AS you read this, there are thousands of men, women and children worldwide being trafficked into lives of slavery, adding to the ten MILLION people victimised since the beginning of this year.

According to the International Organization for Migration (IOM X), traffickers earn US$150bil (RM600bil) a year, making human trafficking one of the world’s most lucrative crimes, second only to drug trafficking.

In Malaysia, the sheer number of documented and undocumented foreign workers (estimated to be around four million) moving in and out of the country have made it an ideal playground for human traffickers. Yet, awareness is still appallingly low.

“I only heard about human trafficking five years ago, when I watched a video of a little girl being trafficked to a brothel by her own parents,” said New Su Shern, the founder of Project Liber8, a human trafficking awareness campaign initiated in 2012 as part of a college project.

Spurred to overcome her own ignorance, New quickly developed a passion for the cause, working tirelessly to raise awareness amongst her peers. She soon found it wasn’t enough to organise marathons, concerts and events – it needed a wider reach.

And just like how New herself stumbled across this issue via video, Project Liber8 is now using videos to reach out to a larger audience.

White Noise winner Ali, himself a Yemeni who only managed to escape his war-torn country, was particularly touched by the stories he heard at the Advoc8 workshop. GLENN GUAN/The Star

White Noise winner Ali, who only managed to escape war-torn Yemen last year, was particularly touched by the stories he heard at the Advoc8 workshop. GLENN GUAN/The Star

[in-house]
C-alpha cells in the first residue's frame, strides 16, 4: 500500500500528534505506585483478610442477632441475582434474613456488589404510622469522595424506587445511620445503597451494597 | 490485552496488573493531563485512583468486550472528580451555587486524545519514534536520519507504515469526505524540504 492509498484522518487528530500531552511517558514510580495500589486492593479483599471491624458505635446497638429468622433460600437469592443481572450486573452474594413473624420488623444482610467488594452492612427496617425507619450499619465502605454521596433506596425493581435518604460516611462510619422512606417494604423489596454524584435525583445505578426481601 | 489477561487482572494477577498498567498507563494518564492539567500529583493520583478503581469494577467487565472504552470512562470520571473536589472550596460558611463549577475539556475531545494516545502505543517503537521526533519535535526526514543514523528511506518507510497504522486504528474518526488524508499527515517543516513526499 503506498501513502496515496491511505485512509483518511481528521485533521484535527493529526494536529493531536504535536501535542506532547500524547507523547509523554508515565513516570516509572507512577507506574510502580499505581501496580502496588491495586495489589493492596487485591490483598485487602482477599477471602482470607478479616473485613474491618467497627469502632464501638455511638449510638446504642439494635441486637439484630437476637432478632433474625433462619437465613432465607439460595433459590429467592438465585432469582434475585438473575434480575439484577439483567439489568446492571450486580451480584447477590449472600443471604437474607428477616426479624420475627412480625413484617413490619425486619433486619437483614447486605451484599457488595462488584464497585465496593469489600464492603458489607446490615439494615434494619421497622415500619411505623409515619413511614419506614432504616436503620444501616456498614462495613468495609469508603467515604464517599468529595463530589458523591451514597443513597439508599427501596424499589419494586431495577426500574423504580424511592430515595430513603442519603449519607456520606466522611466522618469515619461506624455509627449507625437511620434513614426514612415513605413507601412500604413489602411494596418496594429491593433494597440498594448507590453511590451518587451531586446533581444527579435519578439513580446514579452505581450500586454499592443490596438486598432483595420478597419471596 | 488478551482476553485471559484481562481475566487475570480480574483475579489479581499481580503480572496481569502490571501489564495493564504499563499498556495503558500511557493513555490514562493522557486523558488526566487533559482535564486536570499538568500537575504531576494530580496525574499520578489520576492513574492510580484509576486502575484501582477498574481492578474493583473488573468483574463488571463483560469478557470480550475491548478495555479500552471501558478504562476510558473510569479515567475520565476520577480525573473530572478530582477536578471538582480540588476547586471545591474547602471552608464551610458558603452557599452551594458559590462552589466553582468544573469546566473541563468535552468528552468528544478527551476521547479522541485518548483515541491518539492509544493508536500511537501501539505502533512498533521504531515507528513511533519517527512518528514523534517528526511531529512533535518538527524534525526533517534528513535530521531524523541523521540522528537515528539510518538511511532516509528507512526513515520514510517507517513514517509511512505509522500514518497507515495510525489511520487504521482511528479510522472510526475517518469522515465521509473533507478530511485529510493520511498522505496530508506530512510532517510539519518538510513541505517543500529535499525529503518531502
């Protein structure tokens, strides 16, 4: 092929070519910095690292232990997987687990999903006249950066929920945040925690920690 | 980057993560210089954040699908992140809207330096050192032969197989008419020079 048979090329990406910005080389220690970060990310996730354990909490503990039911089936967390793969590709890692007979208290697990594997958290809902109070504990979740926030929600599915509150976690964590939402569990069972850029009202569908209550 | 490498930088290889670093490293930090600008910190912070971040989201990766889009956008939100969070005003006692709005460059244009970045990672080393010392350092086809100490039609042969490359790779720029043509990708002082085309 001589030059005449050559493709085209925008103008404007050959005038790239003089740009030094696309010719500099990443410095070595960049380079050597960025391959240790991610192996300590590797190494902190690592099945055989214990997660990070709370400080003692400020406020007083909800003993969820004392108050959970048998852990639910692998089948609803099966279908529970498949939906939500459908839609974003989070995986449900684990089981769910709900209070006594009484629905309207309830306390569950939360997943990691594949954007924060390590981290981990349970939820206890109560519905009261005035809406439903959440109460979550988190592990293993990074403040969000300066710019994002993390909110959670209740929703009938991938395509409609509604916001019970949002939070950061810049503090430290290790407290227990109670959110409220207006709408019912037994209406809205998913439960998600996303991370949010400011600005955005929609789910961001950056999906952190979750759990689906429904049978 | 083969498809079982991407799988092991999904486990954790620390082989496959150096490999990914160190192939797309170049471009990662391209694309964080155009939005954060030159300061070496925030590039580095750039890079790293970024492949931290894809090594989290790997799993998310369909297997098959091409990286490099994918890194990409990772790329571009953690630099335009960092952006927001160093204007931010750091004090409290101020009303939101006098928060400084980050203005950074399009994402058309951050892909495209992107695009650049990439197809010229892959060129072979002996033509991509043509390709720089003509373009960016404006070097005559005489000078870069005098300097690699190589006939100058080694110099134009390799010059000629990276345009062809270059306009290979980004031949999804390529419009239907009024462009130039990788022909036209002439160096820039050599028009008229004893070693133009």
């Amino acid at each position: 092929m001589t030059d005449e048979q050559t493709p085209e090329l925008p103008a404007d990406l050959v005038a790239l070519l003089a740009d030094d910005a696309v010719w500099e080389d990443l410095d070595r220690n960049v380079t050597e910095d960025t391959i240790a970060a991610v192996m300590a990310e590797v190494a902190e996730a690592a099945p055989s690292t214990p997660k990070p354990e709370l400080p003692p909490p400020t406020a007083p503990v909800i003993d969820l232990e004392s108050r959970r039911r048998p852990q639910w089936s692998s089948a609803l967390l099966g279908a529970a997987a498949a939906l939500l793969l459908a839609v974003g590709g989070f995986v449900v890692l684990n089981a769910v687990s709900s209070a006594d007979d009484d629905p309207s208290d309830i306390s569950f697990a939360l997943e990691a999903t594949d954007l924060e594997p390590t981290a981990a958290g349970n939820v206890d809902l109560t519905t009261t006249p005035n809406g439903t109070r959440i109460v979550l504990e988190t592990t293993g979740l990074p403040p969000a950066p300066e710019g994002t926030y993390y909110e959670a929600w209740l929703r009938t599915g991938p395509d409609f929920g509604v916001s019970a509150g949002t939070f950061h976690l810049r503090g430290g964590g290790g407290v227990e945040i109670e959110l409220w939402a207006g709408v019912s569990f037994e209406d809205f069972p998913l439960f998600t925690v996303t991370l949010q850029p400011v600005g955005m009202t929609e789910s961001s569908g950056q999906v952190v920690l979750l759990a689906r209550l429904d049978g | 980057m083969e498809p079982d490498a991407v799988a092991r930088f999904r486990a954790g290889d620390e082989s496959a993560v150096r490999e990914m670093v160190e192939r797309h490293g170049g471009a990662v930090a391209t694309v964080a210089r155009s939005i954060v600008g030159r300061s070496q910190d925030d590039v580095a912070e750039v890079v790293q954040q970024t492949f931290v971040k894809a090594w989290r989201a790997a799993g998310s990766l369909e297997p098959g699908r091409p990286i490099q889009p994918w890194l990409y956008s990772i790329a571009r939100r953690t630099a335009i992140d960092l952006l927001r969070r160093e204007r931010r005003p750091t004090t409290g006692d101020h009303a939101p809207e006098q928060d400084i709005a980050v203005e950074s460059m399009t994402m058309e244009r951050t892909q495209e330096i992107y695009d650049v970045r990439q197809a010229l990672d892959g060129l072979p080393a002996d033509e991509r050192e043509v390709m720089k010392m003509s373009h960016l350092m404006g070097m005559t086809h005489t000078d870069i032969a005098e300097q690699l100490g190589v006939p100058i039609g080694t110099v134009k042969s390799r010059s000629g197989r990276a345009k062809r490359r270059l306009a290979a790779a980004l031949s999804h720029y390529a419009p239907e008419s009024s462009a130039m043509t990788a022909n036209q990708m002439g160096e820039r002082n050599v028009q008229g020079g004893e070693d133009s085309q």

Reaching out

Project Liber8 has come a long way in the past four years. It’s no longer about meeting New’s college course requirements – they now work with NGOs like Tenaganita, and even the United States Embassy, to organise workshops as well as some large-scale events.

Now, they’re hoping to take things to the next level again.

“Our organisation always strives to come up with ways to incorporate what our target audience loves – in this case, watching YouTube videos – and use it to highlight human trafficking,” said New.

To do this, Project Liber8 enlisted the help of YouTubers and students.

They organised a workshop called Advoc8, where participants were not just educated about the problem of human trafficking, but also brought to visit its victims in Malaysia.

On top of that, they organised White Noise, a video contest to get the workshop participants to shoot their own human trafficking PSAs.

YouTuber Sean Lee produced a video based on a “street quiz” he did with some college students, and perhaps unsurprisingly, not many of them knew much about human trafficking in Malaysia.

“No one has ever mentioned this to me, not even my school teachers,” said one of the guys who participated in the quiz.

Most of them didn’t even know the problem existed, and were shocked to hear how many were affected by it in our own backyards.

Lee was saddened but not surprised by the results.

“I’ve heard of the term ‘human trafficking’, but I never put much thought into it myself,” said Lee, adding that the Advoc8 workshop inspired him to want to create videos with more purpose, to add to the comedy clips he usually does.

“I was sad to hear that our education system hasn’t emphasised these issues to the next generation. It makes me want to create more videos that will educate everybody about current affairs.”

The White Noise contest was won by The Weekenders, a YouTube channel founded by marketing student Ali Imad Daoudi, who said producing the video was an educational process for him.

Ali’s team interviewed people from different countries, including Lebanon, Armenia and the Democratic Republic of Congo, to see what they knew about human trafficking.

“Everything in our video was new to us. We never knew the staggering numbers, and that you can buy a human being for only US$90 (RM360),” he said.

“But the most shocking thing we learnt was how little the world talks about it, and how blind we’ve been. It’s not that we don’t have the tools to find out about it, it’s just that the world has chosen to look away.”